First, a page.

'While we've adopted time-shifting of a program, if there's something going on in real-time in sports that you're not watching you want to know about it,' says Packard. 'We're telling people what's exciting when it's getting exciting, and whether you want to or not, you're going to be involved in the conversation the next day at work. Regardless the level of sports fan you are and enthusiasm you have, you can tune in accordingly and be a part of the conversation.'
Thuuz analyzes live feeds of play-by-play data, measuring metrics like the score, team propensity for upsets/comebacks and more, then calculates what is called an 'excitement rating' (on a scale of 1 to 100) that shows when (and if) a game is about to get interesting. By creating an account on their site, users select at what point their interest is piqued on that excitement scale, and are then alerted via email or text message when a game hits that point. Additionally, Thuuz drives users to places they can actually consume the content, whether league apps, websites or streams. So when that game is going to overtime, you'll know maybe even before it happens.
Originally launched in 2004 by brothers Blake and Jason Krikorian, along with Bhupan Shah, California-based Sling Media has penetrated the masses by marketing their product not only as a short-term solution, but a full-time content hub anywhere you are and at anytime. Their flagship product, the Slingbox, allows you to watch your own home television channels on your computer, tablet device or smartphone from anywhere in the world.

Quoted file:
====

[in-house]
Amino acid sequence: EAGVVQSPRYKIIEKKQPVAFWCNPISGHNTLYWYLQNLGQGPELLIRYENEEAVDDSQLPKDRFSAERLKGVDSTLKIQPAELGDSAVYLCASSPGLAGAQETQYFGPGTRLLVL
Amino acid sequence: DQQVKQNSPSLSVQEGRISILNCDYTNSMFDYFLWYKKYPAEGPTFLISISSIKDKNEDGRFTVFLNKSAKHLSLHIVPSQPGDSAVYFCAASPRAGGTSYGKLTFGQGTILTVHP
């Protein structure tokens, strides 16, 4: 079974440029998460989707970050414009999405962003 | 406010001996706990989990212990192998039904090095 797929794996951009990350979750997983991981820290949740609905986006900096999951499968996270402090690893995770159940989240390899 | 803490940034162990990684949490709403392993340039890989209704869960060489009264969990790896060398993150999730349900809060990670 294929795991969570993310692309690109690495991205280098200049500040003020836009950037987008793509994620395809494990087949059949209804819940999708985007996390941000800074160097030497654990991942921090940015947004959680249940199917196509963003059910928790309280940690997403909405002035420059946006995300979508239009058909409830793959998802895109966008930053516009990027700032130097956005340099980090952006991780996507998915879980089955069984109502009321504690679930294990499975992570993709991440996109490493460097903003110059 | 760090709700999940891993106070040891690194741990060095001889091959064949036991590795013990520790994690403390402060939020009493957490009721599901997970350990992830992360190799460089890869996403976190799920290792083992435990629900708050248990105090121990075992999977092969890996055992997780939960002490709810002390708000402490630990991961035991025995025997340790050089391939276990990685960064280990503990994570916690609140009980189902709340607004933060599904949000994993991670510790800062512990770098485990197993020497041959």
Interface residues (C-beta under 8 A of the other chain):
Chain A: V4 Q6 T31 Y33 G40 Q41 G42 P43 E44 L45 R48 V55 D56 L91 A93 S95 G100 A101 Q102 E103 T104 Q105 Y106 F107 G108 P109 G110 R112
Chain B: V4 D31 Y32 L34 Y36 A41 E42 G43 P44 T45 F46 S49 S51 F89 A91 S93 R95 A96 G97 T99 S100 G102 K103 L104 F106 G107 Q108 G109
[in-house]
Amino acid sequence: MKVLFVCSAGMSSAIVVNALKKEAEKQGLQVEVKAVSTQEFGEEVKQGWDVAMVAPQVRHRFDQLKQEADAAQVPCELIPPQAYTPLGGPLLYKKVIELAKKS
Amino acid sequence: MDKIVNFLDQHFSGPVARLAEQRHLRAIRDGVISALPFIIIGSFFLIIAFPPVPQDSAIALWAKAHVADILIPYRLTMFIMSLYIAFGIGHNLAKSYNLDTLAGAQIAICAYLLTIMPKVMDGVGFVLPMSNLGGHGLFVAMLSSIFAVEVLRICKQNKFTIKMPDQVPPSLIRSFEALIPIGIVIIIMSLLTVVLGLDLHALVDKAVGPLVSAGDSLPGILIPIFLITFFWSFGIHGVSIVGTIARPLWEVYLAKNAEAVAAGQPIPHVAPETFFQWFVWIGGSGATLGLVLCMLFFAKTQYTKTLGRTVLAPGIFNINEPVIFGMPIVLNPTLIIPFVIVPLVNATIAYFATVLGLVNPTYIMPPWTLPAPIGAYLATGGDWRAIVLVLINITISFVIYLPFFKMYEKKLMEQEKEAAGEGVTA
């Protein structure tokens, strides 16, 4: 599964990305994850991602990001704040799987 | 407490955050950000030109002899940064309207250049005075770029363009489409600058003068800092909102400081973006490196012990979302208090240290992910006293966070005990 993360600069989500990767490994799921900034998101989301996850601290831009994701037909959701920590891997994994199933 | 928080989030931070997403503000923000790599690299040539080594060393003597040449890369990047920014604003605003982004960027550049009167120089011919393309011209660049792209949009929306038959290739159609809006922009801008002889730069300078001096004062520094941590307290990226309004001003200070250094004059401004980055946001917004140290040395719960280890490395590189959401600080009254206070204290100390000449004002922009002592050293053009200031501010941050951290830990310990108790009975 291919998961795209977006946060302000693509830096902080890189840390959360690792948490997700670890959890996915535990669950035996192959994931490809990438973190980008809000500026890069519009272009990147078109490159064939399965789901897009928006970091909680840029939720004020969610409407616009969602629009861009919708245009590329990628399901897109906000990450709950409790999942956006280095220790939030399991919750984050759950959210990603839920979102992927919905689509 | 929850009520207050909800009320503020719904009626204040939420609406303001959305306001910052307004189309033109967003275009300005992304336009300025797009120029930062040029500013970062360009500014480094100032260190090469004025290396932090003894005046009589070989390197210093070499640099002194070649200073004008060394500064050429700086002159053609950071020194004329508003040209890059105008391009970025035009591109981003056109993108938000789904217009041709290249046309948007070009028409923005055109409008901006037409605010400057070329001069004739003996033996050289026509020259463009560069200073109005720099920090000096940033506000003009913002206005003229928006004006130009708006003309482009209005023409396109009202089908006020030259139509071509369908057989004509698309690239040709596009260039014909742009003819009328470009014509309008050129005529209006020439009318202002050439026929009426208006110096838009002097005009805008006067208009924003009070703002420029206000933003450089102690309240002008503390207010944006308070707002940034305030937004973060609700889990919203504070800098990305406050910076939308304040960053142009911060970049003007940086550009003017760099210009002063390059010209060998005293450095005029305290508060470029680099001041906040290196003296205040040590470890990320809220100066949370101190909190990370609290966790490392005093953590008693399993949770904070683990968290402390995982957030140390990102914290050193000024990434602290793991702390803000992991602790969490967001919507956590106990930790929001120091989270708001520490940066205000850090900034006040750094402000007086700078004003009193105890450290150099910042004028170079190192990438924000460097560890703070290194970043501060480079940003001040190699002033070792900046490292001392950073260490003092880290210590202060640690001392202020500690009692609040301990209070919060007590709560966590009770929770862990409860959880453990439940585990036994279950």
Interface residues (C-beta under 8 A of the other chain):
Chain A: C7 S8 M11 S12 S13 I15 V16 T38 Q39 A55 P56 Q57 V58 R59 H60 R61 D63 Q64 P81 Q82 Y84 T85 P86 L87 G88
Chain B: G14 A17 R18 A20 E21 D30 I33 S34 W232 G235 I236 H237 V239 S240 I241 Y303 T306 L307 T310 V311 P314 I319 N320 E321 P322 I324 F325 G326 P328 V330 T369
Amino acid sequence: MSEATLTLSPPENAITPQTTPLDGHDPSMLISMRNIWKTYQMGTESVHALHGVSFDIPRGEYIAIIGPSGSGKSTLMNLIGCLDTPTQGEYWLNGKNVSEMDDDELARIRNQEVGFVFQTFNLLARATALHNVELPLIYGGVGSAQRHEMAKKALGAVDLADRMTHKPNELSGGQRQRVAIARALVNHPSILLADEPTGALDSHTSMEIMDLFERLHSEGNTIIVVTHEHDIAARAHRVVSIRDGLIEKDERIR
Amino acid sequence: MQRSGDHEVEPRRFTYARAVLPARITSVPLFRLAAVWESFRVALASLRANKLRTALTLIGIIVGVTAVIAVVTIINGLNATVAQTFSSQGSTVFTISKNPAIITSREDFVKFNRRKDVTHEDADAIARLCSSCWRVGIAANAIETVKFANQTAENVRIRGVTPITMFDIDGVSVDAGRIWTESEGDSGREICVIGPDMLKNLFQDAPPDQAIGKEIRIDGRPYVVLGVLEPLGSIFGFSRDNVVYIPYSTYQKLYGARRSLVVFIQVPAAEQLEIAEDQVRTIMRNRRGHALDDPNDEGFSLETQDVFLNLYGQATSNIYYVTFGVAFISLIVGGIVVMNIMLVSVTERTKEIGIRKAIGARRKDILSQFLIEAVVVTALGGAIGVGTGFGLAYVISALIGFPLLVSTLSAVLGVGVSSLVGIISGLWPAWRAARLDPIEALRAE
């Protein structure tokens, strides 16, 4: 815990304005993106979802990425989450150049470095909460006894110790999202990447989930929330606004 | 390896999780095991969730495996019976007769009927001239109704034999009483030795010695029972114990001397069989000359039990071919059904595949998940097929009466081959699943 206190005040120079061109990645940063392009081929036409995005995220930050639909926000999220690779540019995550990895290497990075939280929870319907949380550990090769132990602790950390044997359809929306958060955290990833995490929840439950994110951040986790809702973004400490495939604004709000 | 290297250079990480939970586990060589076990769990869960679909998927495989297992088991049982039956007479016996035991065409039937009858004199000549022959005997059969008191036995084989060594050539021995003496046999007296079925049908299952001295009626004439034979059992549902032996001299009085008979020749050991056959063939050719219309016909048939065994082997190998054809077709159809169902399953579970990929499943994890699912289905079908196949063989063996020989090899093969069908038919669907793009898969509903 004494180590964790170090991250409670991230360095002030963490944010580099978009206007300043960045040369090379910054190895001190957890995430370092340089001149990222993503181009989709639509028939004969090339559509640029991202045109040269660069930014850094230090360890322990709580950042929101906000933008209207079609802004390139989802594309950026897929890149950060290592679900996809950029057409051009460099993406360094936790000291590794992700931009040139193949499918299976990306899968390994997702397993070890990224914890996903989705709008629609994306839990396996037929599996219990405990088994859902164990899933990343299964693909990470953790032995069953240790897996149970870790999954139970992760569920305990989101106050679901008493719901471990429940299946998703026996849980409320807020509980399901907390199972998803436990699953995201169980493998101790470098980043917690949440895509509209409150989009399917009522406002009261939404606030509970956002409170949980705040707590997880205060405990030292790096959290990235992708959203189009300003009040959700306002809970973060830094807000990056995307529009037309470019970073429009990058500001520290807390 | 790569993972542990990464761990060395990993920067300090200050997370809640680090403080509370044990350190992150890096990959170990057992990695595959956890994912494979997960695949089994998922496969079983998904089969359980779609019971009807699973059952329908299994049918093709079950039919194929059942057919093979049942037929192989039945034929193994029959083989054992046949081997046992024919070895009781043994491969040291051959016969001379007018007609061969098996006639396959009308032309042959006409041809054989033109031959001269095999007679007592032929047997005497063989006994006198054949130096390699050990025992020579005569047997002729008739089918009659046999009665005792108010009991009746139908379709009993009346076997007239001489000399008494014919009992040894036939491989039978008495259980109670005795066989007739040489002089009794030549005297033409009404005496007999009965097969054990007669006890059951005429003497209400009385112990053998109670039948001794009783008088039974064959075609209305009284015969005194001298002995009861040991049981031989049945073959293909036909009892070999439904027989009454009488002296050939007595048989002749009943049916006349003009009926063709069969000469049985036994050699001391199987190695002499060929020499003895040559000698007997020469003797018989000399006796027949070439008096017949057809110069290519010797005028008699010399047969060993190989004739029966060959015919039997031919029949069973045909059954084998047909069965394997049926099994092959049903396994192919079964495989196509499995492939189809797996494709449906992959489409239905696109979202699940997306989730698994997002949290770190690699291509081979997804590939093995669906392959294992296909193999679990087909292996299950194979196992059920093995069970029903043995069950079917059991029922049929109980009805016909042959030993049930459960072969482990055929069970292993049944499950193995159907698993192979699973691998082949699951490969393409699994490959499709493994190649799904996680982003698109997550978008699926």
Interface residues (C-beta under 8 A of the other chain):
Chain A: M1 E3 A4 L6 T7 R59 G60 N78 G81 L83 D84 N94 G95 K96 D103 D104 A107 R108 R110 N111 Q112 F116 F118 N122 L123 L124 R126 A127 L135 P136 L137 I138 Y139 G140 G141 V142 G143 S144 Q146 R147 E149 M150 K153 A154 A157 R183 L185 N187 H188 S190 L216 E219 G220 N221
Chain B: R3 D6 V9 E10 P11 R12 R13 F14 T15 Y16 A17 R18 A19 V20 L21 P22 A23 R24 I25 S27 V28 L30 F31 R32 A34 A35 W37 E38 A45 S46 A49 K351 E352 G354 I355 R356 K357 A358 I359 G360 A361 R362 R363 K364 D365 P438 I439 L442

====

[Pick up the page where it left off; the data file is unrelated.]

It's a one-time expenditure, investing in the set-top box to put on near your television, along with the software for whatever device you plan to use it on. Since inception, they've updated and released various models with varied capabilities, now starting at $179.99. While the company does not release public figures on usage, vice president of marketing Jay Tannenbaum says that they are approaching one million Slingbox users as of March 2011.
'The Slingbox was originally built as an application to thrive around live programming, and there's nothing better live than sports,' notes Tannenbaum,. 'We've gotten to a point where users need to see it live to be a part of the experience, and March Madness is something every sports fan or bracket gambler wants to be watching.'
Beyond the ability to broadcast the games on a variety of devices by controlling your home television, as Tannenbaum says, what really makes the Slingbox stand out is the fact that it's not a one-off application (like March Madness On Demand or a Masters mobile application would be). In other words, you can use it for every live sporting event and television programming you'd want to watch. In addition, they have models allowing you to watch DVR'd programming when on the go, perfect for heavy travelers.